Food Forgotten Part IV – Hierarchy

Perhaps one of the single most important elements in judging cuisine is distinguishing the importance of tradition and placing it in a hierarchy. It isn’t about personal preferences, and it isn’t always subjective. It’s based on my premise that foods have their own hierarchy, a layering. A food becomes characterized by both its importance and use in forming a recipe. The components of a food are a hierarchical and each chef uses them as tools to build recipes.

Sophistication and layering is part of the process that divides and conquers hierarchy. I truly think that Ferran was searching and building order, he was a composer of hierarchy.

Without any order all food preparations would be considered to be the identical. This notion was sparked by one of the most ridiculous arguments I’ve had in a longtime. It was about the complexity of preparing an Indian curry with Indian gentlemen. He argued that his mothers curry preparation/technique is as sophisticated as French haute cuisine.

While in original traditional curry requires a precise selection of spices but it’s a matter of regional tradition, religious practice, and preference. Anyone can make a curry if they can read a recipe, and even if they cannot, they can still make a decent curry.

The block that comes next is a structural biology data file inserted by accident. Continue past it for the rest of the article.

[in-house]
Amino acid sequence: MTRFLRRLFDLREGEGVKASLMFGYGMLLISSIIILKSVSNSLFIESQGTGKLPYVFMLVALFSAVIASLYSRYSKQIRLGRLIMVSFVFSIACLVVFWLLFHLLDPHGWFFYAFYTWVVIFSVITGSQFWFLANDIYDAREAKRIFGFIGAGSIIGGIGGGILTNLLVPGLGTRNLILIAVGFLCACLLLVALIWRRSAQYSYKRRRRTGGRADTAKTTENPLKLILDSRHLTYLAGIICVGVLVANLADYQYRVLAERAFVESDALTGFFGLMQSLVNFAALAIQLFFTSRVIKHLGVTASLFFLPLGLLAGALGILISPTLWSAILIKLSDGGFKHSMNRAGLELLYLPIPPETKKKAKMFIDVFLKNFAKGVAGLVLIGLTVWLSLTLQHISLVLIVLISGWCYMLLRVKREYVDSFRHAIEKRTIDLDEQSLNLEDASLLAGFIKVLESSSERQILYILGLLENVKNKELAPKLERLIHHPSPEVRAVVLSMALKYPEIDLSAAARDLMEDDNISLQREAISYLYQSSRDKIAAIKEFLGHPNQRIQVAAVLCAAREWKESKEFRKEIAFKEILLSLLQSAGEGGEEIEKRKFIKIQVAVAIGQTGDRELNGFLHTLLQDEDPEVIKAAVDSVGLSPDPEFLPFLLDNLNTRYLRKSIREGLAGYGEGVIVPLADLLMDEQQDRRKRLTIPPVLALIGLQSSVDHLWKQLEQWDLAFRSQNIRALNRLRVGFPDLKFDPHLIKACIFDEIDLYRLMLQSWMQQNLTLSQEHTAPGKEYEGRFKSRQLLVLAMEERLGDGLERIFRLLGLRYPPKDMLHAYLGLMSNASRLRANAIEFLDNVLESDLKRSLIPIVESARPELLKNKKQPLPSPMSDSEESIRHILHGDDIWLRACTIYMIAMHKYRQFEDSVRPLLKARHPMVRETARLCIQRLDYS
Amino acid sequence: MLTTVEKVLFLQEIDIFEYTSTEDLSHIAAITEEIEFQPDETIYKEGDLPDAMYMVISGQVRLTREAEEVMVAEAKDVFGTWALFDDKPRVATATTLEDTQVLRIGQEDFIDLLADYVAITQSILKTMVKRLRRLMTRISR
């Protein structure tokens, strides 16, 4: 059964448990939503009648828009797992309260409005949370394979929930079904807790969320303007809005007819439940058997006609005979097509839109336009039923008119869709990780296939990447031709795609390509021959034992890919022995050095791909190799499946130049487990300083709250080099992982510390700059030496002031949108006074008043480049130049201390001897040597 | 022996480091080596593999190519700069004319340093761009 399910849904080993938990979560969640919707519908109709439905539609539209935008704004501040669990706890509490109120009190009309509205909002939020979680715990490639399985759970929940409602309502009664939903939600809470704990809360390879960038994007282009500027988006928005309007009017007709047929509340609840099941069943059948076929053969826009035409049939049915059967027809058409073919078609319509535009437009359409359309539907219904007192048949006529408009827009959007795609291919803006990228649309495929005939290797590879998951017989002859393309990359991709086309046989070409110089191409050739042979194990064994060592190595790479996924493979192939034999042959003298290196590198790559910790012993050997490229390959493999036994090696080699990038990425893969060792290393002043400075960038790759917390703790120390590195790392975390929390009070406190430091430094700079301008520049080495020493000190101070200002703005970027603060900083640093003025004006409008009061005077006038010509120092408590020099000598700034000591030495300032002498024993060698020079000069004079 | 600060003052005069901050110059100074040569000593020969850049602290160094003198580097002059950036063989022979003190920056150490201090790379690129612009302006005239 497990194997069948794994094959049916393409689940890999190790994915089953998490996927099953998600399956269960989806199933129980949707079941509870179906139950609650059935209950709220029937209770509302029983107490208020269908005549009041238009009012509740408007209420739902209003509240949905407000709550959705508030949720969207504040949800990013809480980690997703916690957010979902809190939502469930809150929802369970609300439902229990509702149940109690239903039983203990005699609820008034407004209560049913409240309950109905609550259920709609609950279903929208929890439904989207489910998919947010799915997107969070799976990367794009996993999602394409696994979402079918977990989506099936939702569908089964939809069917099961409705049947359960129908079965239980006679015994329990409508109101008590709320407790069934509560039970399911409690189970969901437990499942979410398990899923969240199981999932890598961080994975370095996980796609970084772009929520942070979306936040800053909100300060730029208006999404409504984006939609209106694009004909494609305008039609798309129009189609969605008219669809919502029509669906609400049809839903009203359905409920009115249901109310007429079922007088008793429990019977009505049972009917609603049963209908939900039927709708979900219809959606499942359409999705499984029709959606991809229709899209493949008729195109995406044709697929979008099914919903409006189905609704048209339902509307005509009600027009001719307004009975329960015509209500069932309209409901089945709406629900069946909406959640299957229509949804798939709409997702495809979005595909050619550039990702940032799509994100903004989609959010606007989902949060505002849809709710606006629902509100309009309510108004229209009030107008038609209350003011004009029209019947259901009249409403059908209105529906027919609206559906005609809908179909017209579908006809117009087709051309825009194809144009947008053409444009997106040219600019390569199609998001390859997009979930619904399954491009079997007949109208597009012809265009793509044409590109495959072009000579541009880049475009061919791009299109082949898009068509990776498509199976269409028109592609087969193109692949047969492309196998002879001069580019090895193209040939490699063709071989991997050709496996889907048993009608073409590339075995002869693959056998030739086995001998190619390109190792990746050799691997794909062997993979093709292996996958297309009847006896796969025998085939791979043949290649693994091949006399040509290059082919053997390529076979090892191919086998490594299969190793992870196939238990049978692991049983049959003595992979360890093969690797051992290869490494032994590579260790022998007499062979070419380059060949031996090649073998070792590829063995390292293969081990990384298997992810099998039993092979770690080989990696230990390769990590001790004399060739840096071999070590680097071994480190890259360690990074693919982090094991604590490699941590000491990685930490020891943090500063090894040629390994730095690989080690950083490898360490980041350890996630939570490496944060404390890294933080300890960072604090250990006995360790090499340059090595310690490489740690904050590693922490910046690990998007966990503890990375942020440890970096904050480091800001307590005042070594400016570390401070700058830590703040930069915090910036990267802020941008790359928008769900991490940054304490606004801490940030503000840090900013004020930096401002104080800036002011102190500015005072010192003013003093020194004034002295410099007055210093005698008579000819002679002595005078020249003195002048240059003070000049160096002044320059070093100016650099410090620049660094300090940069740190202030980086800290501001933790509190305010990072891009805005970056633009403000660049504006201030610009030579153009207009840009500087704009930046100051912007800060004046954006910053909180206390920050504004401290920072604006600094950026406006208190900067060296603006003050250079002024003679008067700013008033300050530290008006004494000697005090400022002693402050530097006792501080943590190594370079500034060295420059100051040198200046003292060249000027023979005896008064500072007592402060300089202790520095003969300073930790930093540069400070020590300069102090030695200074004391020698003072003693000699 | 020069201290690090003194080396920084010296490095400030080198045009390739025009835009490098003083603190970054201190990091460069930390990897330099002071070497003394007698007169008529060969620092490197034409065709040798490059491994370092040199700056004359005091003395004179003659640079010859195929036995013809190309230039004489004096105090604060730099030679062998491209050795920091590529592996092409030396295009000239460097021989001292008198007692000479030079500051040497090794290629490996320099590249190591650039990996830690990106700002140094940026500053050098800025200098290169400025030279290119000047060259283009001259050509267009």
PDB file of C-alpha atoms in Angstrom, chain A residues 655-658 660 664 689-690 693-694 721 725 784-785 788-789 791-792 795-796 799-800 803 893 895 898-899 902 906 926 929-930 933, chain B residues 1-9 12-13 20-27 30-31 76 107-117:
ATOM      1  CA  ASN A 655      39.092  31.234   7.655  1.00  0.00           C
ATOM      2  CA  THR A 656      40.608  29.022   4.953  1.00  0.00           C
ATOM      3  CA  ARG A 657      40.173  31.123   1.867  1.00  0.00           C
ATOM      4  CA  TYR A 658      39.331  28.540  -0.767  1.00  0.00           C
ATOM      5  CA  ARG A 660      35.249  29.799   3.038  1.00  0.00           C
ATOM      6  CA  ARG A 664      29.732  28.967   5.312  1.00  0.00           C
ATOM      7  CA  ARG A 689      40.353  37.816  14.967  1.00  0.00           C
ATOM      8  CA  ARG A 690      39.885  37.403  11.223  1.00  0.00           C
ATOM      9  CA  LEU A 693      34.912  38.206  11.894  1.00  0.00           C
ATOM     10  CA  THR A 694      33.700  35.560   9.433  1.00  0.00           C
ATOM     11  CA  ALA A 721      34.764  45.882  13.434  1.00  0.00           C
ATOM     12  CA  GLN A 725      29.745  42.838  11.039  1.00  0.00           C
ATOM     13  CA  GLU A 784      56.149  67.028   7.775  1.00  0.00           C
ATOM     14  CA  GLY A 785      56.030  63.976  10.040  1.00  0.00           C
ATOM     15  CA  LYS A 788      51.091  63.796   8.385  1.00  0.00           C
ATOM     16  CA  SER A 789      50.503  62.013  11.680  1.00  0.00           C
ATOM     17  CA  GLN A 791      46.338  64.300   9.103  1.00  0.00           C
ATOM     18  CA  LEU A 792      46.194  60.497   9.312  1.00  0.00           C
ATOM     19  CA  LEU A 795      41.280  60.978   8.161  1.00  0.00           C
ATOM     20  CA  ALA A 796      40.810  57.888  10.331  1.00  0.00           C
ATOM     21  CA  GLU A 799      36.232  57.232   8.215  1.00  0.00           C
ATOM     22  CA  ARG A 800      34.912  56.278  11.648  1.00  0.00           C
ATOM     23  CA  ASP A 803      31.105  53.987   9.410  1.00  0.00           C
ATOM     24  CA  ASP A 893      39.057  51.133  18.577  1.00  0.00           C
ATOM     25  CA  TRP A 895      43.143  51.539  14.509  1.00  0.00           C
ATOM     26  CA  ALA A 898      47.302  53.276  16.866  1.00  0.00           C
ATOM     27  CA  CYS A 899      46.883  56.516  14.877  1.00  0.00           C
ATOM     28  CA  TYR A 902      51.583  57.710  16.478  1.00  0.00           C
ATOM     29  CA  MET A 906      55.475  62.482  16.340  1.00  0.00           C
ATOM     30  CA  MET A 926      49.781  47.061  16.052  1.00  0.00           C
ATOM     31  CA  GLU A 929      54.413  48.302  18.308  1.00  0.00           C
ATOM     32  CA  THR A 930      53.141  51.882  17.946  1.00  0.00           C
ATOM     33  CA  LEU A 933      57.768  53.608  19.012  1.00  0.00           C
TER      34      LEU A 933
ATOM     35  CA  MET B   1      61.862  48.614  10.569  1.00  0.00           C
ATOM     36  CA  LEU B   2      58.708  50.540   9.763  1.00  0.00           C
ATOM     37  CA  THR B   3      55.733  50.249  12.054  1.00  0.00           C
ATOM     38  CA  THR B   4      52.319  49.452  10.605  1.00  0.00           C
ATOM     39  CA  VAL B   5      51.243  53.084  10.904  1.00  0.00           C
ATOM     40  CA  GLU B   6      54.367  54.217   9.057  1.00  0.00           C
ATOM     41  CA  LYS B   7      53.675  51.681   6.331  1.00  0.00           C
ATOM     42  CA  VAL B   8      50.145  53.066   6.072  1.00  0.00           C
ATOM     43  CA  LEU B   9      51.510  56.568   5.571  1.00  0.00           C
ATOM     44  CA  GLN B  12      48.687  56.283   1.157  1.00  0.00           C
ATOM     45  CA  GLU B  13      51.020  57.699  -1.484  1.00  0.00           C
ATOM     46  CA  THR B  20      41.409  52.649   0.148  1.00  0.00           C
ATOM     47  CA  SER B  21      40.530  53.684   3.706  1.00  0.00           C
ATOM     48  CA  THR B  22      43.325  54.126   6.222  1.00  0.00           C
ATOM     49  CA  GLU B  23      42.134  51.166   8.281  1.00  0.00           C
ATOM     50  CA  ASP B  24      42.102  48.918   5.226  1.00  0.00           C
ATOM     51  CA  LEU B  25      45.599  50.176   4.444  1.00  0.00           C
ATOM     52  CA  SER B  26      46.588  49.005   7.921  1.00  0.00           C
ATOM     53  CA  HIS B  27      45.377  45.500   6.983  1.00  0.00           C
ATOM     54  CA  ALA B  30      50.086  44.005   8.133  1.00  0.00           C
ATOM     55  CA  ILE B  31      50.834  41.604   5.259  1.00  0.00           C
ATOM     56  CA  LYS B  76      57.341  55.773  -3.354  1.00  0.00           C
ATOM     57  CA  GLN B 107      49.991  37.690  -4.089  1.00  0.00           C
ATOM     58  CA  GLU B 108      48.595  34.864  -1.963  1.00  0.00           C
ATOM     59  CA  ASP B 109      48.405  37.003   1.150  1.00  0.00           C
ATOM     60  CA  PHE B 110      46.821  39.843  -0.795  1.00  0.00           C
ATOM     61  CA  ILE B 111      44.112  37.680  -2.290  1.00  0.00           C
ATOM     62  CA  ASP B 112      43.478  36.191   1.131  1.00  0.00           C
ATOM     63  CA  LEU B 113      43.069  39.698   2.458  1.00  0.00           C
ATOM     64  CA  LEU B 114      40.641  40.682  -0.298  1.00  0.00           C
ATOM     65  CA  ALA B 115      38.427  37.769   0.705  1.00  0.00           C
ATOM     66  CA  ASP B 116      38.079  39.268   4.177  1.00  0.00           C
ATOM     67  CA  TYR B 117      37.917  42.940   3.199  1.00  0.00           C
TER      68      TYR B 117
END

This is a good example of how a person is easily confused about the differences between personal ideas, taste preferences and lack of knowledge. It is true that curry ranks top within Indian culture, and his Mother’s curry is excellent, and possibly takes days to cook but it’s a single dish curry.

But in terms of complexity, it’s a simple commonplace dish, a universal dish made by millions of people. In France, many cook, but few home chefs would venture the culinary challenge of haute cuisine. It’s a class of food that ranks amongst the top in the world. But not everyone can make haute cuisine even if they have a recipe. It requires some formal training in classical techniques and plenty of practice. French haute cuisine is very challenging, not to mention the complexities, process and understanding it takes.